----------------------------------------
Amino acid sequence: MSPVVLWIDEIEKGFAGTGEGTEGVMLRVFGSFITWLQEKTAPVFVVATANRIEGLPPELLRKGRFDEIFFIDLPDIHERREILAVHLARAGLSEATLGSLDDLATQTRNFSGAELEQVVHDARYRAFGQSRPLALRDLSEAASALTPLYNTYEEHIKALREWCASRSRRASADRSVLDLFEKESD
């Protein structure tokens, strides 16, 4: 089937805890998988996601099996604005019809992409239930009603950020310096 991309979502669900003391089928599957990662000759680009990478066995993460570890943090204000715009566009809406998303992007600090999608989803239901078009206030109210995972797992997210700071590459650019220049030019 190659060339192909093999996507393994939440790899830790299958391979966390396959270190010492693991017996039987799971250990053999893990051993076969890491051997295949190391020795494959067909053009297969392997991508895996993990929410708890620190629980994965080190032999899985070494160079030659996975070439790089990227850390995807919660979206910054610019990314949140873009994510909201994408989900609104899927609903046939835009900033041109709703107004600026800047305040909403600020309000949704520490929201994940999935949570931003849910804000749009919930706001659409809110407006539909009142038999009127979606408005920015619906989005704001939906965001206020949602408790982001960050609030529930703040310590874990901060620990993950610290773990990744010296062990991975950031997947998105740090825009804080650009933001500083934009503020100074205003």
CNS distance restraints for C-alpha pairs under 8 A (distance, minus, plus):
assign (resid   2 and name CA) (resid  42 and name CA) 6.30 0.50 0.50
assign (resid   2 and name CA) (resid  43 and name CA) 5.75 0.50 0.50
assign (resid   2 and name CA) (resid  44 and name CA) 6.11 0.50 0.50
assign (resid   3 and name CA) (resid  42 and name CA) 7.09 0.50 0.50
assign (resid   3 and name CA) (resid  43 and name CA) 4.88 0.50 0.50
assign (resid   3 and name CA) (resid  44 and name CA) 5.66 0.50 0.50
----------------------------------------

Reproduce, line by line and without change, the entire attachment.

Amino acid sequence: MSPVVLWIDEIEKGFAGTGEGTEGVMLRVFGSFITWLQEKTAPVFVVATANRIEGLPPELLRKGRFDEIFFIDLPDIHERREILAVHLARAGLSEATLGSLDDLATQTRNFSGAELEQVVHDARYRAFGQSRPLALRDLSEAASALTPLYNTYEEHIKALREWCASRSRRASADRSVLDLFEKESD
């Protein structure tokens, strides 16, 4: 089937805890998988996601099996604005019809992409239930009603950020310096 991309979502669900003391089928599957990662000759680009990478066995993460570890943090204000715009566009809406998303992007600090999608989803239901078009206030109210995972797992997210700071590459650019220049030019 190659060339192909093999996507393994939440790899830790299958391979966390396959270190010492693991017996039987799971250990053999893990051993076969890491051997295949190391020795494959067909053009297969392997991508895996993990929410708890620190629980994965080190032999899985070494160079030659996975070439790089990227850390995807919660979206910054610019990314949140873009994510909201994408989900609104899927609903046939835009900033041109709703107004600026800047305040909403600020309000949704520490929201994940999935949570931003849910804000749009919930706001659409809110407006539909009142038999009127979606408005920015619906989005704001939906965001206020949602408790982001960050609030529930703040310590874990901060620990993950610290773990990744010296062990991975950031997947998105740090825009804080650009933001500083934009503020100074205003």
CNS distance restraints for C-alpha pairs under 8 A (distance, minus, plus):
assign (resid   2 and name CA) (resid  42 and name CA) 6.30 0.50 0.50
assign (resid   2 and name CA) (resid  43 and name CA) 5.75 0.50 0.50
assign (resid   2 and name CA) (resid  44 and name CA) 6.11 0.50 0.50
assign (resid   3 and name CA) (resid  42 and name CA) 7.09 0.50 0.50
assign (resid   3 and name CA) (resid  43 and name CA) 4.88 0.50 0.50
assign (resid   3 and name CA) (resid  44 and name CA) 5.66 0.50 0.50